What does it take to shoot a big campaign with big-time subjects? Chase Jarvis takes us behind the scenes of a multi-day shoot for Wilson Tennis, for whom he jetted off to Palm Springs and Miami to shoot the likes of Serena Williams and Roger Federer. For this campaign, the commercial photographer used huge green screens draped behind the athletes in order to later "place" them in Wimbledon or the Australian Open. That's one way to get a game-day result without having to shoot the tennis stars in a crowded stadium.
Jarvis wrote a blog post following the shoot with some insights into working with celebrity talent. One point that particularly stuck out: get to know everything you can about your subject, and then be as authentic and genuine as you've ever been on set. It sounds easy, but it's also easy to get starstruck.
Celebrities have been photographed a lot, but that doesn't mean a photographer can waltz into a shoot banking on the subject's experience, Jarvis explains; chances are, they haven't had great experiences with photographers. When asked, celebrity photographers (especially those whose reputation and work have become iconic) have said that acting natural and getting to know a subject's world is the way to a great photograph. Think about this shoot with the band Alabama Shakes by Christaan Felber, who used his self-professed music nerdom as a bonding method, or this photo by Art Streiber, who absolutely had to have watched episodes of HBO's VEEP in order to conceive of this shoot with Julia Louis-Dreyfus and Tony Hale.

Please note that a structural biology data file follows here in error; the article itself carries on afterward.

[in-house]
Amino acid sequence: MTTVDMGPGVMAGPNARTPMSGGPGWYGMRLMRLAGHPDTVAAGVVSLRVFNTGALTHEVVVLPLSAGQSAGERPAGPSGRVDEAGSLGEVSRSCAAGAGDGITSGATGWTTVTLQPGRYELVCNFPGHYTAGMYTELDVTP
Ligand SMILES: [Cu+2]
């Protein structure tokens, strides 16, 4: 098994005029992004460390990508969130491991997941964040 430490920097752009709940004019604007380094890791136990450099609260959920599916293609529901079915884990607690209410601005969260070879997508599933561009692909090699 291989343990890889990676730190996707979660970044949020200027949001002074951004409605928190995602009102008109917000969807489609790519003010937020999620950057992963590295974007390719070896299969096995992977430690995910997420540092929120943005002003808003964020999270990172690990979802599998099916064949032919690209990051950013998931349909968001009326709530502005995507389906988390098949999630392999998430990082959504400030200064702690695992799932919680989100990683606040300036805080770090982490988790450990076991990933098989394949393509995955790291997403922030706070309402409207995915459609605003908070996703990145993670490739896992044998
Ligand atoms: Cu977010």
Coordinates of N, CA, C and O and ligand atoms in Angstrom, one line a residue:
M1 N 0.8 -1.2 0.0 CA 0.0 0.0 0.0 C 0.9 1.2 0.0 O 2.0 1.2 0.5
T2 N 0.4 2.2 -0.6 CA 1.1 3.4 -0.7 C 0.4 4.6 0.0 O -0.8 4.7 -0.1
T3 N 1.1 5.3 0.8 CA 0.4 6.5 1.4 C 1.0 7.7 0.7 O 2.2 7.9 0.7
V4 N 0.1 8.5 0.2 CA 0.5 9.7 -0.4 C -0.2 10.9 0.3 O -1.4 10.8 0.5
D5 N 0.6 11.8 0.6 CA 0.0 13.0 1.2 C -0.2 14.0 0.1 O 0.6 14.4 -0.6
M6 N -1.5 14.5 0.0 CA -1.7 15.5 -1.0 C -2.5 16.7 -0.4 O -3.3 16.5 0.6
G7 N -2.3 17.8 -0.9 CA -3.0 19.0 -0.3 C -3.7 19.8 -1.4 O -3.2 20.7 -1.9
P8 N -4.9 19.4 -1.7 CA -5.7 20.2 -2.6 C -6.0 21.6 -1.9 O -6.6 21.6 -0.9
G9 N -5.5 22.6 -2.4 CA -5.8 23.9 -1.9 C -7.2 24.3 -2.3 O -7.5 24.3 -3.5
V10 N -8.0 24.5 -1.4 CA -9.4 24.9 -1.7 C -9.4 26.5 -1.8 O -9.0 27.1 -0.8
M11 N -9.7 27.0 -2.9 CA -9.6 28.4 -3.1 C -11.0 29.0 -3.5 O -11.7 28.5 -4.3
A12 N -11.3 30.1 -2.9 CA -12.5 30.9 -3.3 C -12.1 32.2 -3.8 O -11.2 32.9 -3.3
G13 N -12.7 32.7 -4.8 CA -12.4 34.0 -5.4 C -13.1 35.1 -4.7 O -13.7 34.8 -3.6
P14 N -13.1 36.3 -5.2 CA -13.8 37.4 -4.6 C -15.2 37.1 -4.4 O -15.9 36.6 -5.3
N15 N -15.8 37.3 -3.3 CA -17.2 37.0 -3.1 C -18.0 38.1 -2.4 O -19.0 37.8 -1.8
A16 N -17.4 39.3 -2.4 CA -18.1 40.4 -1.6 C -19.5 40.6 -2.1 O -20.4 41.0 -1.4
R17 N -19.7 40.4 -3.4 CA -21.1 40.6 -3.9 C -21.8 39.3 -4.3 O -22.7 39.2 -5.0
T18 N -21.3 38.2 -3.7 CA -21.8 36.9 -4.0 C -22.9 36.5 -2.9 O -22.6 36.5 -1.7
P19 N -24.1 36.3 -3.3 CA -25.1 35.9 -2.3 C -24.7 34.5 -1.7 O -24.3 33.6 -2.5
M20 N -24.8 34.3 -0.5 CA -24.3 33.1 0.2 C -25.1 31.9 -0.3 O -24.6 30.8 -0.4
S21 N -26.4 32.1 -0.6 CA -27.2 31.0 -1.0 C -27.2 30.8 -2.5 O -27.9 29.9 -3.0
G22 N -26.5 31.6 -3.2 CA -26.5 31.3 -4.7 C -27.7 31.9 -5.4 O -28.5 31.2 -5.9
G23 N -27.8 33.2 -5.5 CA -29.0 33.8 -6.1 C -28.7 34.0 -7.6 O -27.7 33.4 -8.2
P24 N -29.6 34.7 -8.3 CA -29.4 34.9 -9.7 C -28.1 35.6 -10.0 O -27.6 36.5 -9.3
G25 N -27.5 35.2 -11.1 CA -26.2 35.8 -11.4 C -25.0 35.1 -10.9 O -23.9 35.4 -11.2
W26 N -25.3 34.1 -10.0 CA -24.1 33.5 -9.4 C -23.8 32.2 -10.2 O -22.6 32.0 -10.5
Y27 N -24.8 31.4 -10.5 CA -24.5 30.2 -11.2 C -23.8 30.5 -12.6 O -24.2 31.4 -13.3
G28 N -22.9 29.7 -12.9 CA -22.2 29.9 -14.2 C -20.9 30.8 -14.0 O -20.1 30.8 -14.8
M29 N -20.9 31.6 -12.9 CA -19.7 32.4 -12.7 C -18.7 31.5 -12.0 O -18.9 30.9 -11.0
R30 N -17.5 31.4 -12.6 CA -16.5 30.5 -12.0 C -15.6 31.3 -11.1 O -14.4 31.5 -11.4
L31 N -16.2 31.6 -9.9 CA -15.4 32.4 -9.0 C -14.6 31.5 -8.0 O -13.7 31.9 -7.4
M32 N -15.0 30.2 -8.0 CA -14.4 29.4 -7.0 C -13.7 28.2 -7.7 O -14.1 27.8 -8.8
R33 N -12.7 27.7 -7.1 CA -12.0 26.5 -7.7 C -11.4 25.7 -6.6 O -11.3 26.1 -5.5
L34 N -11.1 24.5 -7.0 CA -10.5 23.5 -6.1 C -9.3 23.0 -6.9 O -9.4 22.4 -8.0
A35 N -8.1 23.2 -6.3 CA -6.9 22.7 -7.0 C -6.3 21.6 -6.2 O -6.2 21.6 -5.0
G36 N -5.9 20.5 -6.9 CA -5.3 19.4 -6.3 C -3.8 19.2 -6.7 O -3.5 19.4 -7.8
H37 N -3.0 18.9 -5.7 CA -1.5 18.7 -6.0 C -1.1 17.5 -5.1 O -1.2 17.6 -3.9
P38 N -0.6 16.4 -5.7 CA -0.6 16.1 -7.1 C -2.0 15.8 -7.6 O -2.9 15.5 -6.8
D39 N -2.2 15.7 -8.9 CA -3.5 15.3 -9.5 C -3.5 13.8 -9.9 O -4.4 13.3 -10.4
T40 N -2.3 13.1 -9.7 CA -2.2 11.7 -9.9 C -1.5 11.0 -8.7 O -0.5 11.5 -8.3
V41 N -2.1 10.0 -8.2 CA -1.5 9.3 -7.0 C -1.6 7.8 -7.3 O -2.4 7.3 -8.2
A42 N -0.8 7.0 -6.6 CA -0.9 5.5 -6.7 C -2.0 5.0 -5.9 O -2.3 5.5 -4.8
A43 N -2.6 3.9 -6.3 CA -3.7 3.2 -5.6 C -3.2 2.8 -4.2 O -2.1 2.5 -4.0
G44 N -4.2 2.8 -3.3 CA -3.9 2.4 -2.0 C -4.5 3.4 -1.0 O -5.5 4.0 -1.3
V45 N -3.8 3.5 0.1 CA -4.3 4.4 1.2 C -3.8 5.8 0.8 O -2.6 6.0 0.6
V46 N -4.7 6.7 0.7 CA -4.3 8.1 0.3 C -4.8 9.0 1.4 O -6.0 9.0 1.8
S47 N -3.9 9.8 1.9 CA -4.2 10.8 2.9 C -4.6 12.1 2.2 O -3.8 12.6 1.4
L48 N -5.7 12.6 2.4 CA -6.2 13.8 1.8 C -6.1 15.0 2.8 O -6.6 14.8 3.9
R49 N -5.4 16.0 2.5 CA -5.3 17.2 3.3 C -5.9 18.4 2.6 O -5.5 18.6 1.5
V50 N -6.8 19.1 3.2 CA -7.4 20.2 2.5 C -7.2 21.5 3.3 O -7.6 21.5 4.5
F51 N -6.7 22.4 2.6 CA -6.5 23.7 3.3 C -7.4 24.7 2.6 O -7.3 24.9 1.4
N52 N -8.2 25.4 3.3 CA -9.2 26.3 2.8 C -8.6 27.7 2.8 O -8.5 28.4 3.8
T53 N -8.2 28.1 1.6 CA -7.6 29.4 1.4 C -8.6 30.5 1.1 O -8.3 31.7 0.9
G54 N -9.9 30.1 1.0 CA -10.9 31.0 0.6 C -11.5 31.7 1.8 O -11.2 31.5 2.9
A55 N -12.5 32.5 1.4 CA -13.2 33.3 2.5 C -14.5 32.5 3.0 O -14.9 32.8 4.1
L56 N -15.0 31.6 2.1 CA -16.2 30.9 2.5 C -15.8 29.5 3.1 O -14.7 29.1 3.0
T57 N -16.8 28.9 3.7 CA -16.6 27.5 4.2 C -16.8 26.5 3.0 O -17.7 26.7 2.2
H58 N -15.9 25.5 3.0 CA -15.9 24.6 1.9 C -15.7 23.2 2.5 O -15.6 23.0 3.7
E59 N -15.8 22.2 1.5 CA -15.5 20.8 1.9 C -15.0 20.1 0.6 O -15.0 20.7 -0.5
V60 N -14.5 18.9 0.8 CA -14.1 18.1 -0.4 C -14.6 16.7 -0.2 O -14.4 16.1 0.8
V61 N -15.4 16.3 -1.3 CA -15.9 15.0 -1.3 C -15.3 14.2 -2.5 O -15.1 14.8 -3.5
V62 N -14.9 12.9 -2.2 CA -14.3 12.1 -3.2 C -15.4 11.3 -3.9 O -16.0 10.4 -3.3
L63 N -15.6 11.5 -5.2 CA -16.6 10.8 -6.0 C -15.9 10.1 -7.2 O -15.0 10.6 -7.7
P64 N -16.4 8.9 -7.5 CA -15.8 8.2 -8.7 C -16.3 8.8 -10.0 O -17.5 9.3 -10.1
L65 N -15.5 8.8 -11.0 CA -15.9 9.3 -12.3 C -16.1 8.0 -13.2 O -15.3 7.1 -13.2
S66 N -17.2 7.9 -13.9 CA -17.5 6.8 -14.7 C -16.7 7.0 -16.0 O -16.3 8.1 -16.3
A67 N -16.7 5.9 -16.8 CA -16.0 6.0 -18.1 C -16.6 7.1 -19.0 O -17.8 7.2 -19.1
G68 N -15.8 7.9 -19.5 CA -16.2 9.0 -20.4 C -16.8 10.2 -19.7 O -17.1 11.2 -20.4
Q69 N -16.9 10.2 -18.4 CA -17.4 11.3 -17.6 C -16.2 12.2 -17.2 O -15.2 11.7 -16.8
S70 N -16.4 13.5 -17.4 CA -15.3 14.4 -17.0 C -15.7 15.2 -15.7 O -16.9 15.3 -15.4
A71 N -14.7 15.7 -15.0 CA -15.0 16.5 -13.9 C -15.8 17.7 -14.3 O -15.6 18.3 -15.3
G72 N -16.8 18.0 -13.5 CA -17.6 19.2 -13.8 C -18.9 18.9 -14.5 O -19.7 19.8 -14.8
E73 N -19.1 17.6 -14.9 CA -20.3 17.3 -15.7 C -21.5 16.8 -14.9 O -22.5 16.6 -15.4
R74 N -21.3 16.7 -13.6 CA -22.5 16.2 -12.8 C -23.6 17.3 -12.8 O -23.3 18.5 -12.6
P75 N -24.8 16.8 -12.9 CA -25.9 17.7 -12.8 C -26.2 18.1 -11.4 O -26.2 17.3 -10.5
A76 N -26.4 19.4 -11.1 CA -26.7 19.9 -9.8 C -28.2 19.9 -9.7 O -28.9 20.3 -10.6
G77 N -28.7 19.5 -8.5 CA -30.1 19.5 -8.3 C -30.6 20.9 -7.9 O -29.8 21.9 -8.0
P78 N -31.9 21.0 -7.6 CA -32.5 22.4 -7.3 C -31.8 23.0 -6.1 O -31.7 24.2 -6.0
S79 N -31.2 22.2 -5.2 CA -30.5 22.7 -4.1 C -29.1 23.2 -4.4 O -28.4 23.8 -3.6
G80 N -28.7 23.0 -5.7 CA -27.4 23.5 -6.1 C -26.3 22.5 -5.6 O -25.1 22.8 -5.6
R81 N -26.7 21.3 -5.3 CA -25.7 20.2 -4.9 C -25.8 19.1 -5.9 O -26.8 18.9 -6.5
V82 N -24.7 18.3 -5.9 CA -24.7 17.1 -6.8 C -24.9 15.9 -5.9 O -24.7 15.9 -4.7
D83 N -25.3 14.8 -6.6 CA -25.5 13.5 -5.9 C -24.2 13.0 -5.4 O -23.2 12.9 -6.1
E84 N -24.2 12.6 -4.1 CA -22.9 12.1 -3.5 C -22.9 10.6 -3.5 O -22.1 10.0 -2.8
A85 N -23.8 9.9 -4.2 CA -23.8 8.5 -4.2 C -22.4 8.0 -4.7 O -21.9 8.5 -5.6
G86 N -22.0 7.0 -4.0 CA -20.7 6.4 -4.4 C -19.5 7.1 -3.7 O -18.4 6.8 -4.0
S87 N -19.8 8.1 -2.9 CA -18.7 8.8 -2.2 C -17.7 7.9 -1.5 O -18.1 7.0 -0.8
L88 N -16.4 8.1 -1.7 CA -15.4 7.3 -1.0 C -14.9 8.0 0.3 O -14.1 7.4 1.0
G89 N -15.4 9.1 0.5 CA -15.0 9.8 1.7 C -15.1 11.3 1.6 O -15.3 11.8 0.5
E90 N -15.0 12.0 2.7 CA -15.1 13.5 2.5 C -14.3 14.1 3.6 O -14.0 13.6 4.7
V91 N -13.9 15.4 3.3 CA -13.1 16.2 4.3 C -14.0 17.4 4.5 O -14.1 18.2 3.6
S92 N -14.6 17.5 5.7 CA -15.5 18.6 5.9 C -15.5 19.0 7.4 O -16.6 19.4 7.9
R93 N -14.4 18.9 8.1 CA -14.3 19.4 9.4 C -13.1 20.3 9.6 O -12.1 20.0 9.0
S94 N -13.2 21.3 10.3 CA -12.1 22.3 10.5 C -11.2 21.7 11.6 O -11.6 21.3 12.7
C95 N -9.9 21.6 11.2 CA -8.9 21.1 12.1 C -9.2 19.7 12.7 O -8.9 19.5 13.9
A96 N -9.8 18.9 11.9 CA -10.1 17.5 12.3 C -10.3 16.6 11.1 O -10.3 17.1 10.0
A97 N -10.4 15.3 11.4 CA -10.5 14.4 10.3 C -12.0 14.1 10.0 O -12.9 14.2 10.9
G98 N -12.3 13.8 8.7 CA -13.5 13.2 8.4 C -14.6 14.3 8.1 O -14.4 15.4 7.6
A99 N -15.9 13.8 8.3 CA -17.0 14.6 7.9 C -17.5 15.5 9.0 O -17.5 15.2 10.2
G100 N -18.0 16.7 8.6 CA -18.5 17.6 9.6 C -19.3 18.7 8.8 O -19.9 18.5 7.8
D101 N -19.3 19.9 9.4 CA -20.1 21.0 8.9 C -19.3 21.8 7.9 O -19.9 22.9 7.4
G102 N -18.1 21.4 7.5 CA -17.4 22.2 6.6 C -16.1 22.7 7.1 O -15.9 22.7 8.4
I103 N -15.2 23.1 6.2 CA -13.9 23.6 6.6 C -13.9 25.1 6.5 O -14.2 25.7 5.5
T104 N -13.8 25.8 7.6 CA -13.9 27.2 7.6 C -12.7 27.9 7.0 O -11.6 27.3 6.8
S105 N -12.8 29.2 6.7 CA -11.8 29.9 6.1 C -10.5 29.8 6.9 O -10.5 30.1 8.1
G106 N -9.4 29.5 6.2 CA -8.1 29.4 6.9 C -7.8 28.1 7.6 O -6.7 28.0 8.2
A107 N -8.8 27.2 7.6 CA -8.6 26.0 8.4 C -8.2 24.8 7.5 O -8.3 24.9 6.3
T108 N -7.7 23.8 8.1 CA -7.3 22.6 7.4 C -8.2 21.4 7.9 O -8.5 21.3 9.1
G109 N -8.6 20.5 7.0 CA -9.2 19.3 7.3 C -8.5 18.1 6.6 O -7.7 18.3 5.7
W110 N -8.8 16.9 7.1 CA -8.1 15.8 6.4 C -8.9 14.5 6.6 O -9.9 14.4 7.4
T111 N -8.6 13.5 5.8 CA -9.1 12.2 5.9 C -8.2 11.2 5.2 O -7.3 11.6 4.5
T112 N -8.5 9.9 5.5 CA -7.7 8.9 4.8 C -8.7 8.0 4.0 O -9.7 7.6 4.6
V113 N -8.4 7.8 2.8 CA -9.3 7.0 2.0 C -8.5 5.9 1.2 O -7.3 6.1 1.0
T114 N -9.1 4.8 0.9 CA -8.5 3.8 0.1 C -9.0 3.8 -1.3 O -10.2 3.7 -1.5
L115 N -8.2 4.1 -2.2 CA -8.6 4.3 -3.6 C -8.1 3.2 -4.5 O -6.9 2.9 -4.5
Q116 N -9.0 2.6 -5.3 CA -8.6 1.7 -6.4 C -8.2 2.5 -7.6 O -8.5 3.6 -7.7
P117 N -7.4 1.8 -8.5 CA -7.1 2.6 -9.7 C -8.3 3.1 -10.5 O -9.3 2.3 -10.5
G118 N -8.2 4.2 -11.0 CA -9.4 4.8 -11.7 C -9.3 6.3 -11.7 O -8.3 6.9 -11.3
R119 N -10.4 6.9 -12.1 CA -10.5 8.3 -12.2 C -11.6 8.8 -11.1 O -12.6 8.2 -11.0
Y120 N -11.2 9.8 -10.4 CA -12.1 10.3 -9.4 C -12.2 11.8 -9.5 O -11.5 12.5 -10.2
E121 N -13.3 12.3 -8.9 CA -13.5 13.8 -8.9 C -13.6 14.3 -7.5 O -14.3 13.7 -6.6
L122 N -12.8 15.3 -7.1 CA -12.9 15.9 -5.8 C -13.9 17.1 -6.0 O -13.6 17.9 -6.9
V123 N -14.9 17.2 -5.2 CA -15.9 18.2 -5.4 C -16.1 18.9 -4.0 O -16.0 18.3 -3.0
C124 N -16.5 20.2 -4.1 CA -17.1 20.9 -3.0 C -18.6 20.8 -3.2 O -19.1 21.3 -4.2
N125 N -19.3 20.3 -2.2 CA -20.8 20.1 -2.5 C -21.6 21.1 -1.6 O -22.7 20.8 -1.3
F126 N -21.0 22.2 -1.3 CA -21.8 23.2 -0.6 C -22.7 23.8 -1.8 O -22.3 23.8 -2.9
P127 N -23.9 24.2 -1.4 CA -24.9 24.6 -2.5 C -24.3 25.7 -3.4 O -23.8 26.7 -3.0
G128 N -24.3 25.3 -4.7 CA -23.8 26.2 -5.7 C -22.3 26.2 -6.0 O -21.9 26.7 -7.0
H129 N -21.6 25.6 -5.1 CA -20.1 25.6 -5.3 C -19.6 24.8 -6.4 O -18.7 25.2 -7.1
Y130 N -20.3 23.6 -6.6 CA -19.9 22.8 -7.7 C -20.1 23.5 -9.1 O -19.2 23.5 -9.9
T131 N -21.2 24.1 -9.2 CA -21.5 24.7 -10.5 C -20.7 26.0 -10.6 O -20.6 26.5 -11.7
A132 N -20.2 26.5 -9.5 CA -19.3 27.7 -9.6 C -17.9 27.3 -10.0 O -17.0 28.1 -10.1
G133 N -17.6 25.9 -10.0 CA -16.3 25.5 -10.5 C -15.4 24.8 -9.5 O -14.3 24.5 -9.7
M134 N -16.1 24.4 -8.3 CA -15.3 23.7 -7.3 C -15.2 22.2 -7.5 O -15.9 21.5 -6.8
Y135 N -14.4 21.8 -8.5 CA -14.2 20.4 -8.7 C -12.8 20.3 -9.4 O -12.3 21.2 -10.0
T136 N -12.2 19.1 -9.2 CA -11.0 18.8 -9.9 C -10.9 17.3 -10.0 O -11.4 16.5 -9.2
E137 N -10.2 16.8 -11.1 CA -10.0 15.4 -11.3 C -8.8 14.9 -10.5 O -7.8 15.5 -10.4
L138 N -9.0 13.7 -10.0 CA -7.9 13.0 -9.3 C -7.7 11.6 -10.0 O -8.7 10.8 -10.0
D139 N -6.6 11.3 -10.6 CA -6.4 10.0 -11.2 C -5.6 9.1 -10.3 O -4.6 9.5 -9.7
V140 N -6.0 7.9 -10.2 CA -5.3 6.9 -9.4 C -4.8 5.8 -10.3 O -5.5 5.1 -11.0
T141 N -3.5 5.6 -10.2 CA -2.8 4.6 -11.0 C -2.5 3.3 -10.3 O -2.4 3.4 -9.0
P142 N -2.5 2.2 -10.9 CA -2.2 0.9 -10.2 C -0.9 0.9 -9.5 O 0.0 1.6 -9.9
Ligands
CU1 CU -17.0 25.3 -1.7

Another point: be collaborative. While some celebrities might like to take the back seat and let the photographer drive, others are intuitively creative. Remember Sandro's "Malkovich, Malkovich, Malkovich" project? There's no way that series could have come to fruition without both participants' full input and hands-on participation.
See how Jarvis interacts with his tennis star subjects: